Saturday, February 26, 2011

case in point

Rant ahead.  you've been warned.

See, this is exactly what I'm talking about.  I'm involved in a project right now in which I am the new person on the team.  For some silly reason, I assumed that we're all equals (we're all volunteers, no one is getting paid), so when it came time to decide what direction we're going, I stated my opinion.  I made it clear I was willing to do whatever the team decided, but I said what I thought we should do.  They decided to go with another guy's idea, which is fine.  I've been in this situation at work before, and I know from experience that I will be fine with this, and I will work just as hard for his idea as I would have for mine.

But it turns out that I managed to offend this guy, the one who's idea we're using.  I guess I didn't pussyfoot enough.  I didn't add in enough groveling qualifiers when I stated my opinion.  I thought we were adults here, I thought I could state my opinion, which was clearly labeled as my opinion, without having to add a bunch of bogus crap like "This is probably a dumb idea, but I think we should..." or "You all know way more about this than I do, but maybe we should consider..." 

That kind of stuff just doesn't occur to me.  We're having a team discussion, why can't I just say what I think?  But somehow, entirely without meaning to do it, I come across as domineering.  I really don't get this, because that is not AT ALL what my intent was.  I thought I was saying what I thought.

One of my favorite moments in all of the genre fiction I've ever read is in Mr. Impossible.  The heroine is a total brainiac, but it's Victorian England, so she has to pretend to be dumb and get her brother to present all her ideas so that people won't think she's smart.  The hero finally figures this out, and also figures out that all these years, she's had to squash herself in order to be socially acceptable.  So there's this moment where he tells her something to the effect of, "You're not too strong for me.  I'm not intimidated by you."  It completely melted me.  That's how I feel-- not that I'm such a genius (she spoke something like six languages and was a scholar in Ancient Egyptian what-have-you)(I'm proving my intelligence here by using technical terms like "what-have-you")-- but I feel like I have to sit on myself all the time just so that I can be acceptable.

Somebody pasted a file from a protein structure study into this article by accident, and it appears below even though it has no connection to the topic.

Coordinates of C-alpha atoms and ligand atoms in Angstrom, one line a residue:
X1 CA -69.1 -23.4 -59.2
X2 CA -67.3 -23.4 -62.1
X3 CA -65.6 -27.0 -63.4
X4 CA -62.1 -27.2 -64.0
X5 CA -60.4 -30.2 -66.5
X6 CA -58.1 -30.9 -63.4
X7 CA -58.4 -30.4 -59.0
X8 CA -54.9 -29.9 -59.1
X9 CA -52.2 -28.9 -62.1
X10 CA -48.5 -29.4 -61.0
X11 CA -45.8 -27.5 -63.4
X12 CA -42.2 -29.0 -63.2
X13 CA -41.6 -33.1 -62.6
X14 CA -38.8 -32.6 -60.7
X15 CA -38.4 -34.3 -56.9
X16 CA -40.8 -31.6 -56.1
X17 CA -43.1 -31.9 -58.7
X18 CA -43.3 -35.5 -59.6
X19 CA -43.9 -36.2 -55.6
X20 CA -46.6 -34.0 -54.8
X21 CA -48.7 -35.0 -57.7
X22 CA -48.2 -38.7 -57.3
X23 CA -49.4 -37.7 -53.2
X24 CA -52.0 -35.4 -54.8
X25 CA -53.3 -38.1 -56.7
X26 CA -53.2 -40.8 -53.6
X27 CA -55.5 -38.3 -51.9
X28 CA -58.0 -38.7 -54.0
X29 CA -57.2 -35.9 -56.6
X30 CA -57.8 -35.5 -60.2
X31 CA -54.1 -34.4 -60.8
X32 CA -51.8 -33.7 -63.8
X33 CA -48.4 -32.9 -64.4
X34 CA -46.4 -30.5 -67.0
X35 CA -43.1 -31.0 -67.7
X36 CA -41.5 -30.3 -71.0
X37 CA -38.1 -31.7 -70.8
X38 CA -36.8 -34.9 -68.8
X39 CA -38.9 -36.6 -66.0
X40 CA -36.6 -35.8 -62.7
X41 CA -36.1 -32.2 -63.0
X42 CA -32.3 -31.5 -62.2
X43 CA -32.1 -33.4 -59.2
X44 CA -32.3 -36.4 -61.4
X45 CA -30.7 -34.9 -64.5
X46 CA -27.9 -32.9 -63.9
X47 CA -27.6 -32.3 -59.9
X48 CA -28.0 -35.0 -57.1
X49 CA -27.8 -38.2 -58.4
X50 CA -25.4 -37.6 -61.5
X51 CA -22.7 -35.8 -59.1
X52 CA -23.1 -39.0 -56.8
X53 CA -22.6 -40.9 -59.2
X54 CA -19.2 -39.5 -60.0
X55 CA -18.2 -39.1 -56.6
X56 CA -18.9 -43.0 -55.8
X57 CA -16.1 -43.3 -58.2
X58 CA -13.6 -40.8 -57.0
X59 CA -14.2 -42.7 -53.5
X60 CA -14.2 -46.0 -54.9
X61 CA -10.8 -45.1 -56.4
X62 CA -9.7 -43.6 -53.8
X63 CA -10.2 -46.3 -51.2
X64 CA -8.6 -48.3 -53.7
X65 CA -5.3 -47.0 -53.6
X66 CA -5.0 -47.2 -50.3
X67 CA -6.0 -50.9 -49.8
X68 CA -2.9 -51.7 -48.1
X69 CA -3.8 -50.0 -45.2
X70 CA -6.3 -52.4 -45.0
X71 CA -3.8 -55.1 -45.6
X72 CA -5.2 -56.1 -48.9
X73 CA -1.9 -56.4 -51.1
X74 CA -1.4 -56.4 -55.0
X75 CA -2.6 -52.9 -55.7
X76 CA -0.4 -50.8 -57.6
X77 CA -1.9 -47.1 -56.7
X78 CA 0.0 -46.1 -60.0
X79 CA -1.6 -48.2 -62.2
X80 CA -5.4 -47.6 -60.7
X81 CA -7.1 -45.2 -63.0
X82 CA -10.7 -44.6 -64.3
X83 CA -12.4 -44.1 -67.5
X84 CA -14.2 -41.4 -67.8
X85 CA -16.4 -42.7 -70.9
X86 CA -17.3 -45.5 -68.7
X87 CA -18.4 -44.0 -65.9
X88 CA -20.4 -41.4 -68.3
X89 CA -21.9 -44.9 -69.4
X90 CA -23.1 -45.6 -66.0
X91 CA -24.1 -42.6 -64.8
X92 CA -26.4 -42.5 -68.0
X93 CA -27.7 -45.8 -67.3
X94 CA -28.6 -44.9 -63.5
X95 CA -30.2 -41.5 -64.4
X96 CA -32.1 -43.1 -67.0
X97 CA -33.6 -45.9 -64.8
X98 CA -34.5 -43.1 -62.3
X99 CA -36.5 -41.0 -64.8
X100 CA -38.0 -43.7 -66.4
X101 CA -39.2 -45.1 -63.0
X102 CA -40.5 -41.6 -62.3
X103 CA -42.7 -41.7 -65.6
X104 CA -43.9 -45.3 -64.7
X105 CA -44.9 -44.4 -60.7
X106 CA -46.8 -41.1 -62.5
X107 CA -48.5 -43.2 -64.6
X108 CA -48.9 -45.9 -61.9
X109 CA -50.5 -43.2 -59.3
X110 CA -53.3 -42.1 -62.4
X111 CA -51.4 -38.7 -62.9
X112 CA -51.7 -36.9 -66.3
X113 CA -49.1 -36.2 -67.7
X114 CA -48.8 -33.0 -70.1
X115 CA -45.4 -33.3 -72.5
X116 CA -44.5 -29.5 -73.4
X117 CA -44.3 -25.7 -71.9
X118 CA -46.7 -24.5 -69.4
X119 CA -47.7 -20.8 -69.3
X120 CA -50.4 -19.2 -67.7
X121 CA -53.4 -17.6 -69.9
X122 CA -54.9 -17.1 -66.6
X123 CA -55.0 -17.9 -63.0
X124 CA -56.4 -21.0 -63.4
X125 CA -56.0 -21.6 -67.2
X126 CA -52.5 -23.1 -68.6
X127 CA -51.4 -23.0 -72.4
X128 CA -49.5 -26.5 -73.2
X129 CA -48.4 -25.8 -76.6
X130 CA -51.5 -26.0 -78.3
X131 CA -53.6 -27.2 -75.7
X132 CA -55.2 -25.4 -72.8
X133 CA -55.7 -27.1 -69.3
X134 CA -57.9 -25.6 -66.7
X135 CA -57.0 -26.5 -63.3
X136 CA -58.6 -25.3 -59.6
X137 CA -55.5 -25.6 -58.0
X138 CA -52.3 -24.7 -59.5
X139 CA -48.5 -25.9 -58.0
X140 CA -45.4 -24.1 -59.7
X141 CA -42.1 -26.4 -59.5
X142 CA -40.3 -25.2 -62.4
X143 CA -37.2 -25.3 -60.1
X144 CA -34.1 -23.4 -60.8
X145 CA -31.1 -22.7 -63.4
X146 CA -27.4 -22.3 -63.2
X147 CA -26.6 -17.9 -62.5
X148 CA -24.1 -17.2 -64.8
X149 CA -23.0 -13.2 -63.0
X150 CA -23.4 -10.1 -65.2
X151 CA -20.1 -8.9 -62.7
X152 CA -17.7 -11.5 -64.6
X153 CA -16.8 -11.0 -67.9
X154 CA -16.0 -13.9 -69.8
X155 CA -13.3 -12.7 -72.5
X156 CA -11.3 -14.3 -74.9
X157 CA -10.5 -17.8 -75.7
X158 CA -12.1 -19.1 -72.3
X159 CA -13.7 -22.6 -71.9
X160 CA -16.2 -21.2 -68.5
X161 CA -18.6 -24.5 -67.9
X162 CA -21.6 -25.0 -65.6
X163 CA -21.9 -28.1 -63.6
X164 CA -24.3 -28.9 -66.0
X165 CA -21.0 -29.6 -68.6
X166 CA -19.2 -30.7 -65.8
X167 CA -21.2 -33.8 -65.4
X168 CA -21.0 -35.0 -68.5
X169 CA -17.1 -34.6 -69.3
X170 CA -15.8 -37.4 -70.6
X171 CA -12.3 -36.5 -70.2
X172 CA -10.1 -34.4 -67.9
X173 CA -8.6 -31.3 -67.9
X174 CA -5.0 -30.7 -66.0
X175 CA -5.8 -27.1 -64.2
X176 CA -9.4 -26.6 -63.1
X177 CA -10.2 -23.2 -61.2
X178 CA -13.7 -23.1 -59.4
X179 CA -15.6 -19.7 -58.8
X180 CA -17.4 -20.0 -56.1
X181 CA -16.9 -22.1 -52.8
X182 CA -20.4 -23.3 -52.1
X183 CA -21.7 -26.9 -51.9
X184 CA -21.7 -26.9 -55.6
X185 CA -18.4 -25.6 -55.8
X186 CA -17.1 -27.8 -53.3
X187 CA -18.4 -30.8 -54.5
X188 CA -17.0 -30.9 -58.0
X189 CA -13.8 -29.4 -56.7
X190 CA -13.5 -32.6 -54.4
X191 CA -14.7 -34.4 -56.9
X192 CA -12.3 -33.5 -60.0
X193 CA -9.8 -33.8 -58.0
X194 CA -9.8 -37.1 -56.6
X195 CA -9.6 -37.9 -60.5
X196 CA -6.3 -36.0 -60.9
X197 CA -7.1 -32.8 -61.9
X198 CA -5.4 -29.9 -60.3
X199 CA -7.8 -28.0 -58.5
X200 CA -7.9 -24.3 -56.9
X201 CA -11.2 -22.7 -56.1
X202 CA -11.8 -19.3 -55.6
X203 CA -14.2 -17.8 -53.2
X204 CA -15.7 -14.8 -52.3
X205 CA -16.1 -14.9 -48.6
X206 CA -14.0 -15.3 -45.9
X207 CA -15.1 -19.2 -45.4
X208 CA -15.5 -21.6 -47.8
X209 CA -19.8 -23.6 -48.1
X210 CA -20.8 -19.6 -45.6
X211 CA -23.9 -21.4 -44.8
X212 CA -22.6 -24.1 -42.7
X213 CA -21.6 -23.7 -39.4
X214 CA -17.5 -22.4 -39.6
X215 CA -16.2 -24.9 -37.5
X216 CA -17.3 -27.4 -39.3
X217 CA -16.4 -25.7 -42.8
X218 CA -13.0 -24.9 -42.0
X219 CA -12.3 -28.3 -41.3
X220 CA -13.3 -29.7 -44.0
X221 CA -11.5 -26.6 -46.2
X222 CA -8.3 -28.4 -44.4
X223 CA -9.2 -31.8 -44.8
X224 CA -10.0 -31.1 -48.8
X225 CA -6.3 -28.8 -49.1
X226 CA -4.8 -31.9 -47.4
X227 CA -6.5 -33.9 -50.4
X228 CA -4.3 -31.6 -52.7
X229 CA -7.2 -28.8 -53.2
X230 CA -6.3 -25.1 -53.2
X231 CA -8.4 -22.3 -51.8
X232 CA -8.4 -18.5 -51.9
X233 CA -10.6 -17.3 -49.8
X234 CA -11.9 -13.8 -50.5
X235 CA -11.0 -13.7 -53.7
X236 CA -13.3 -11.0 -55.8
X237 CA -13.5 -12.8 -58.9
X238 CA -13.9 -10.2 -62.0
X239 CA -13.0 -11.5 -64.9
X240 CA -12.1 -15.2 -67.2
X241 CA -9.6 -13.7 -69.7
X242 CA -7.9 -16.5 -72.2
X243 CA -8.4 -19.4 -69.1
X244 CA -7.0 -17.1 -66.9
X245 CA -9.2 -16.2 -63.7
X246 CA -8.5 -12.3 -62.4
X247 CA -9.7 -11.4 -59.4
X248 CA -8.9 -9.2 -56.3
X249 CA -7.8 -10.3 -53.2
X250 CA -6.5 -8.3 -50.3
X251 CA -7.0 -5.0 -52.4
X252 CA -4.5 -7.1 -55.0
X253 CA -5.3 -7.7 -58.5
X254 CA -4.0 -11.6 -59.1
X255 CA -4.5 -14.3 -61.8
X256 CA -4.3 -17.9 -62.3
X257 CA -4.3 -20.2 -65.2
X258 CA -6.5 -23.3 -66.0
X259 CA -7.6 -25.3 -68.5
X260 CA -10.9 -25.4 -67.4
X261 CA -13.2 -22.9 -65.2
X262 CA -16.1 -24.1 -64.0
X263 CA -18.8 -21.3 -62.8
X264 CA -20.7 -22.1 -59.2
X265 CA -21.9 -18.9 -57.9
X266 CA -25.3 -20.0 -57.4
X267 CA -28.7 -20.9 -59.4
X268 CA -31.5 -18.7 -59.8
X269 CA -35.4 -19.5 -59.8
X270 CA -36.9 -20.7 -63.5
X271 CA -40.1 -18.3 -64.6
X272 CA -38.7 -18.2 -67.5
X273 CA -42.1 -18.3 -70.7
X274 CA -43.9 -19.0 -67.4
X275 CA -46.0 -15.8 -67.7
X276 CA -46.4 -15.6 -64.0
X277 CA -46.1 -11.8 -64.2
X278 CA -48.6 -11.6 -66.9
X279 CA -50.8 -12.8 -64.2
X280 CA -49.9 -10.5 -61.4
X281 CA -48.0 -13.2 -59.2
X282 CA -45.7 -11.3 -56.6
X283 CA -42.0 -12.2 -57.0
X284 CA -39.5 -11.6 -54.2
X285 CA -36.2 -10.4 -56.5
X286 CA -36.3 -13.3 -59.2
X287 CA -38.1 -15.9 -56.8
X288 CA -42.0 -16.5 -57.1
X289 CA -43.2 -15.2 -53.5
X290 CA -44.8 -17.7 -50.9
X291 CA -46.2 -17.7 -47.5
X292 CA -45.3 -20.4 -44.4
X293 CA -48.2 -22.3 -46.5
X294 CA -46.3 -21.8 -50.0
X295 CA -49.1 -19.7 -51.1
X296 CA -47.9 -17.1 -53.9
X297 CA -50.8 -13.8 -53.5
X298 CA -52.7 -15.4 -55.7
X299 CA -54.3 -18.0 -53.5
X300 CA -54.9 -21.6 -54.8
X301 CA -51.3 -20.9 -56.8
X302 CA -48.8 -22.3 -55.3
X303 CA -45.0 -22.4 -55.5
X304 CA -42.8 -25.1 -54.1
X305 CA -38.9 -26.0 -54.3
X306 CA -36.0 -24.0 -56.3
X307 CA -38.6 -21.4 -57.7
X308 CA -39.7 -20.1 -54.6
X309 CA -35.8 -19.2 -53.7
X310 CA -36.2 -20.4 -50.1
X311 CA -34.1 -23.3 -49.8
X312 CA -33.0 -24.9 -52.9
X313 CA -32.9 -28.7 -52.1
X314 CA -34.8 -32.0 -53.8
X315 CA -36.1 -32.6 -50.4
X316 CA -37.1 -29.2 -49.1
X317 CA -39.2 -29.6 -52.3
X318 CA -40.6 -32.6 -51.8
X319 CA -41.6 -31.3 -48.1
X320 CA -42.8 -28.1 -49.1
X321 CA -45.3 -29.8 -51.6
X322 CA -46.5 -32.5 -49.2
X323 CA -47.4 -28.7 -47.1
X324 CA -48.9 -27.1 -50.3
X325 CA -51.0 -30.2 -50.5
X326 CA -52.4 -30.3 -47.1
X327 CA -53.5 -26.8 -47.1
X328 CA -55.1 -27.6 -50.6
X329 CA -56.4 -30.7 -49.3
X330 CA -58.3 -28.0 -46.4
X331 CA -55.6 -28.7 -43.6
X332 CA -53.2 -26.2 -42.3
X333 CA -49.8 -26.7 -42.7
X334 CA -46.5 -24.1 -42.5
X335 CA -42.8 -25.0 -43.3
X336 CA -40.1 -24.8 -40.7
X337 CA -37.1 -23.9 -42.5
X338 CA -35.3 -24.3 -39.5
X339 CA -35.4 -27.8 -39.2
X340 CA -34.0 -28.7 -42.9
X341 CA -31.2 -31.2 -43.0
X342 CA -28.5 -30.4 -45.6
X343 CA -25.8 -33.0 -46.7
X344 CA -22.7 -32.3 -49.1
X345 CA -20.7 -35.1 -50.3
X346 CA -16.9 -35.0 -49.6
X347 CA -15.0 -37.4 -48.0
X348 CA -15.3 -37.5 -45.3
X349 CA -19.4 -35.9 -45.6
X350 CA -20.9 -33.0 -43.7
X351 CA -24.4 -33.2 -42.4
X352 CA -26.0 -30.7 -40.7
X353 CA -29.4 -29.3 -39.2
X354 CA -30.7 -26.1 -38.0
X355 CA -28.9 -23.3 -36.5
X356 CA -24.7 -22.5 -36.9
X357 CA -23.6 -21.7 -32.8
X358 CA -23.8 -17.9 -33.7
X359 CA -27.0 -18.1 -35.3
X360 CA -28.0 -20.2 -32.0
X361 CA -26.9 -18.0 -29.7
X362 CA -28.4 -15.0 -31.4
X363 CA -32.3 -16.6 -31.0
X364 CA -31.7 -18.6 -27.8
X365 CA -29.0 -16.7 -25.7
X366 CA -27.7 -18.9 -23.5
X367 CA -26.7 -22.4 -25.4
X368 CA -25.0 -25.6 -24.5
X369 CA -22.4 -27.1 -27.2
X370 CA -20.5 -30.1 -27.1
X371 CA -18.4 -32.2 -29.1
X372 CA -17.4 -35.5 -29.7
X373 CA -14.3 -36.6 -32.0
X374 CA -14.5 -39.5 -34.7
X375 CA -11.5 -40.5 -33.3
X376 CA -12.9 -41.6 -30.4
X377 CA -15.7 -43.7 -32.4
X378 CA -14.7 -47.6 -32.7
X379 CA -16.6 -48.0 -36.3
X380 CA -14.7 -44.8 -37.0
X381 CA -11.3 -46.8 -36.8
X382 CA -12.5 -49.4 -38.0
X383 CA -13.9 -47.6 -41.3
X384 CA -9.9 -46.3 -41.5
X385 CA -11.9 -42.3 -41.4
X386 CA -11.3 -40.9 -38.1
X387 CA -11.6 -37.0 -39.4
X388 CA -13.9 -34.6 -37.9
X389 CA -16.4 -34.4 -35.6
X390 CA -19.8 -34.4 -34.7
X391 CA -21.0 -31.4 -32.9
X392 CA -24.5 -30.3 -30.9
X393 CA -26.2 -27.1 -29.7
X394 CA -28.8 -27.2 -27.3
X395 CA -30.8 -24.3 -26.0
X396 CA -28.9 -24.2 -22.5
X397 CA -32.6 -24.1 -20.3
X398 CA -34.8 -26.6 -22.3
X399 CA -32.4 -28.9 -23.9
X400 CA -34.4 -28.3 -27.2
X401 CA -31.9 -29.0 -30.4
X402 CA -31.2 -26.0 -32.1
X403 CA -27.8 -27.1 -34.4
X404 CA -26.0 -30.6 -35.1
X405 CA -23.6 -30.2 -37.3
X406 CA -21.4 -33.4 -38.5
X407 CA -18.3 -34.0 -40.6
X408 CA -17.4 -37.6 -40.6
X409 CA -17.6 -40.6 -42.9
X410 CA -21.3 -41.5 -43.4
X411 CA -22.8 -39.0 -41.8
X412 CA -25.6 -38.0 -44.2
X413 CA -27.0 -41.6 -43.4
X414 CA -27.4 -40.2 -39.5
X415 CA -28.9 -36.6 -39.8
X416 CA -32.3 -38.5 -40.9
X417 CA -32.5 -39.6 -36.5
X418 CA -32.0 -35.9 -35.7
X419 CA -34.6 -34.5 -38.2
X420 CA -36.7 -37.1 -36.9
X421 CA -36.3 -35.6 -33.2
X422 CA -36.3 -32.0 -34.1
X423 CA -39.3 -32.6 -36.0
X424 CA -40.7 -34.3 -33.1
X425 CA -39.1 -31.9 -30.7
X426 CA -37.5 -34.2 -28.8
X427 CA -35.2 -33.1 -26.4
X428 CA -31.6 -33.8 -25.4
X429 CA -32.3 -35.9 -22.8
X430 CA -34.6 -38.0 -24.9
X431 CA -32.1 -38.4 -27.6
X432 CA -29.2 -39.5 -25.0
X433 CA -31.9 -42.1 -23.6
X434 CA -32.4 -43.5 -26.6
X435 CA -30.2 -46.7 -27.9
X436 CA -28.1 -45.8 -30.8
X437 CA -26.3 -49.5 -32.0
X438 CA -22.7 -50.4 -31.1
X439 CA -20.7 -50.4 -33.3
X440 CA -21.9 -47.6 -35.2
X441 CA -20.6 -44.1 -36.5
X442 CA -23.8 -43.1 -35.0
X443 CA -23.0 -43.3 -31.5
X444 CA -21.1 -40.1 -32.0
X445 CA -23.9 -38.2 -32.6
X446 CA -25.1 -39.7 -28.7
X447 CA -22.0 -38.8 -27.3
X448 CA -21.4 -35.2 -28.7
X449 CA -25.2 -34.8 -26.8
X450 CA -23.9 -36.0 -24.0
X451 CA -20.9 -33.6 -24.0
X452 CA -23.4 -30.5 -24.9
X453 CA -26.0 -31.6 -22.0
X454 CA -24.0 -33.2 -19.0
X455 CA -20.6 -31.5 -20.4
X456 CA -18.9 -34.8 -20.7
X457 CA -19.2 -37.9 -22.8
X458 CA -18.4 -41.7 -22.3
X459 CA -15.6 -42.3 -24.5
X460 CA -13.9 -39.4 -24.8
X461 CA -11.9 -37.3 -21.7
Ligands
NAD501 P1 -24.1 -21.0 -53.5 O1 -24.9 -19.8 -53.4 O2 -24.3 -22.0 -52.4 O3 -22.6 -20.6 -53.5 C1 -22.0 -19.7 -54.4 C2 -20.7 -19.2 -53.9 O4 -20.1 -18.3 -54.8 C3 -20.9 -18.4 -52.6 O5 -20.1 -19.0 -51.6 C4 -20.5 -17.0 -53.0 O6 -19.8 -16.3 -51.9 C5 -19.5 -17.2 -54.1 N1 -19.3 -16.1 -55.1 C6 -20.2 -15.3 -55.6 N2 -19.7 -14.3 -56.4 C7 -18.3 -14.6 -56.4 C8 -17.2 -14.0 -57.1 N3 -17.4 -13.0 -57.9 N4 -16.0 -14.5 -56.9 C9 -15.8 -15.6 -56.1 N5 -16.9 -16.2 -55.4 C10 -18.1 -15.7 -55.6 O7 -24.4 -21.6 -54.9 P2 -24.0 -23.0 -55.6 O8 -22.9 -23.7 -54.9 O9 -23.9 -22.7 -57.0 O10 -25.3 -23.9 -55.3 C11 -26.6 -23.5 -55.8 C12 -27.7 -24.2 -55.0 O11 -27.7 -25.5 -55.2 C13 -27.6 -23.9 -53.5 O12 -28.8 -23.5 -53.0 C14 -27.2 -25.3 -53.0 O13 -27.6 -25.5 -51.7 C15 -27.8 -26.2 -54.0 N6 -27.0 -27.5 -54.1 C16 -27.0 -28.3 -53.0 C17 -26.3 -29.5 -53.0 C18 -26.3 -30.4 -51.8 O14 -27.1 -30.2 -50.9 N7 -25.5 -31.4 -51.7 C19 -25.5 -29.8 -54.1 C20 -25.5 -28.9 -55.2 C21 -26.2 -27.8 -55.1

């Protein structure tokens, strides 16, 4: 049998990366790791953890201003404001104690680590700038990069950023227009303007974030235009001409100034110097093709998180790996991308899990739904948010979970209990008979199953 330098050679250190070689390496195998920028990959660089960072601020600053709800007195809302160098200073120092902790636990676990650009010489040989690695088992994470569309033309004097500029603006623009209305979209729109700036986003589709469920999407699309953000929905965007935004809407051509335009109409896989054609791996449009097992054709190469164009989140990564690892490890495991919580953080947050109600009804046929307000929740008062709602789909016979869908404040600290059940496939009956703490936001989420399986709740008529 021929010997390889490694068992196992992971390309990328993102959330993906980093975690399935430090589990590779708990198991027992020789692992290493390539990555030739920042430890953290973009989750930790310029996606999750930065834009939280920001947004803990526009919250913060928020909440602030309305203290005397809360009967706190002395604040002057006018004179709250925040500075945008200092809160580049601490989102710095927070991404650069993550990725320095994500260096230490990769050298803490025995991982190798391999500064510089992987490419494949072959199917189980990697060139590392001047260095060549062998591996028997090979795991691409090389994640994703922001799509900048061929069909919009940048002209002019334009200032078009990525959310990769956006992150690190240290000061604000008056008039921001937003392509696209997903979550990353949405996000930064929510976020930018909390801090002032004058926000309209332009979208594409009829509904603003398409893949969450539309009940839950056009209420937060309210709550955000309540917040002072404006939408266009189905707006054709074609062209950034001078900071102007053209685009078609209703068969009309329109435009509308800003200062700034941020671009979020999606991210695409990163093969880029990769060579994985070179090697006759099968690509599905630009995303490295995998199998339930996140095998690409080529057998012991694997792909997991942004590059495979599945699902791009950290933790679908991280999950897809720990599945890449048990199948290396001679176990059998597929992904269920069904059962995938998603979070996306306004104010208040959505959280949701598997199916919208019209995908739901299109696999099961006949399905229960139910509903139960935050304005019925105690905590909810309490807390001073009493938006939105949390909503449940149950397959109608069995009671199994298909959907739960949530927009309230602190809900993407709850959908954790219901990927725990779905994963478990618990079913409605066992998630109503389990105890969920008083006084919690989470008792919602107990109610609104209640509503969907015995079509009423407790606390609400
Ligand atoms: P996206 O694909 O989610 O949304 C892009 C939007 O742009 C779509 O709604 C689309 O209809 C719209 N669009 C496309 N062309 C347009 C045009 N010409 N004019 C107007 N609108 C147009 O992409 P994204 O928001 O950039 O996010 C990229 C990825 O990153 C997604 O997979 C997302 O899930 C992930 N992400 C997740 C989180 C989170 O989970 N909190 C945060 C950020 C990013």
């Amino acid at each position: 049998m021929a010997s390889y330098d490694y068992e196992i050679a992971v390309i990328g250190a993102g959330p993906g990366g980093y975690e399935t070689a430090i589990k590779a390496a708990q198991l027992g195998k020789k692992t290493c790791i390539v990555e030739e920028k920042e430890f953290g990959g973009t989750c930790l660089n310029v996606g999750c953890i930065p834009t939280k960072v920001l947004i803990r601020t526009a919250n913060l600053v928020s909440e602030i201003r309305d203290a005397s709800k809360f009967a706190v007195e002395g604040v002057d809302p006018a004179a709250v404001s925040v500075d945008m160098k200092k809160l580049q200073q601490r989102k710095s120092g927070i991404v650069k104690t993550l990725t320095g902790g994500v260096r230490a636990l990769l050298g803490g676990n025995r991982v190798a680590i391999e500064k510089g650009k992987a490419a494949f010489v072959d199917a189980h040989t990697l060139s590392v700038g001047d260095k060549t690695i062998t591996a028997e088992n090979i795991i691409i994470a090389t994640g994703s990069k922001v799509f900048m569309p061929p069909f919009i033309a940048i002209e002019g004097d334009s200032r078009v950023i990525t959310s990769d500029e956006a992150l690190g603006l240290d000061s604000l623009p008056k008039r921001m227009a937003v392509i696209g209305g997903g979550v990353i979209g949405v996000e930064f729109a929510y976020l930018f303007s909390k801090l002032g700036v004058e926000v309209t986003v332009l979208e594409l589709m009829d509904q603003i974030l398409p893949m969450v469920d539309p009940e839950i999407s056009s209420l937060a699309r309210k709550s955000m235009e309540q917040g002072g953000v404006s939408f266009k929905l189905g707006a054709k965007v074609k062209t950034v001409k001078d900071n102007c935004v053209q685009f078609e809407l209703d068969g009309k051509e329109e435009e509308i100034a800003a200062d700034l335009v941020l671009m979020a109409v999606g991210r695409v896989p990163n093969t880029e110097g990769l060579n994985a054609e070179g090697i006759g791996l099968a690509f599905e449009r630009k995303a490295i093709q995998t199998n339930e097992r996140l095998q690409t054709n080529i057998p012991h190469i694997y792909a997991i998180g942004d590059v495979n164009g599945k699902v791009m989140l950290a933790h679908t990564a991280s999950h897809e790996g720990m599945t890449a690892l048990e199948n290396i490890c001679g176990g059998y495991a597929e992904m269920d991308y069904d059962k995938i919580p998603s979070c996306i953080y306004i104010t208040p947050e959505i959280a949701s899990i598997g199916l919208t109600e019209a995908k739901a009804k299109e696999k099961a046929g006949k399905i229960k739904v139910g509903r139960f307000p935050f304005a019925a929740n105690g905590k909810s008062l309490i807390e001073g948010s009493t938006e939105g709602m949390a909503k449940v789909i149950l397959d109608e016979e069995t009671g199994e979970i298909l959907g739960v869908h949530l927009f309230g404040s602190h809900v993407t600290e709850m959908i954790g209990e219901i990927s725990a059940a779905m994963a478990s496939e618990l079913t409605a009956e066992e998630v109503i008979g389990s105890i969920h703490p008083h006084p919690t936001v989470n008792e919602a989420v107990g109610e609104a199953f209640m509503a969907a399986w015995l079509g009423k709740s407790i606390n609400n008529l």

Ha.  You wondered where the dilemma I've been discussing recently came from.  Actually, I was, too. :-)  I guess now we know.  There's got to be a happy medium here somewhere, but it appears that I haven't found it yet.


  1. Oh that kind of childish crap really irritates me too. I don't play immature head games, we ARE adults. I don't know the situation, but I'm with you on this one. You shouldn't have to drop down to their level. But then, that's just my opinion.
    p.s. I forgot to add, when I just replied (again) to yesterday's post, that yes, THAT Becky.

  2. well, after talking to the guy, this turned out not to be as big a deal as I thought. There is a small, outside chance that a teeny part of my personality type is also "making mountains out of molehills." ha.

    So we talked it out and things are OK. I probably should have toned it down anyway since I'm new to the team. I thought about deleting this since it turned out to be almost a non-issue, but I haven't typed a rant in a long time, and it felt good. So I'm leaving it there.

  3. Yes! It got better and you still left the post up. Nicely done. On all fronts.

  4. fortunately I didn't ever rant at him-- just this post. One of the best reasons to have a blog.

    Becky doesn't have an e-mail address listed, so if you're reading, Fibrobabe, I'm adding your blog to my blogroll, and let me know if you don't want it there.

  5. hmmm, well, we had another meeting yesterday and the rant may not have been as undeserved as I thought in that last comment. (didja follow that?) It's still OK. But if he asks me to make coffee, I'm gone.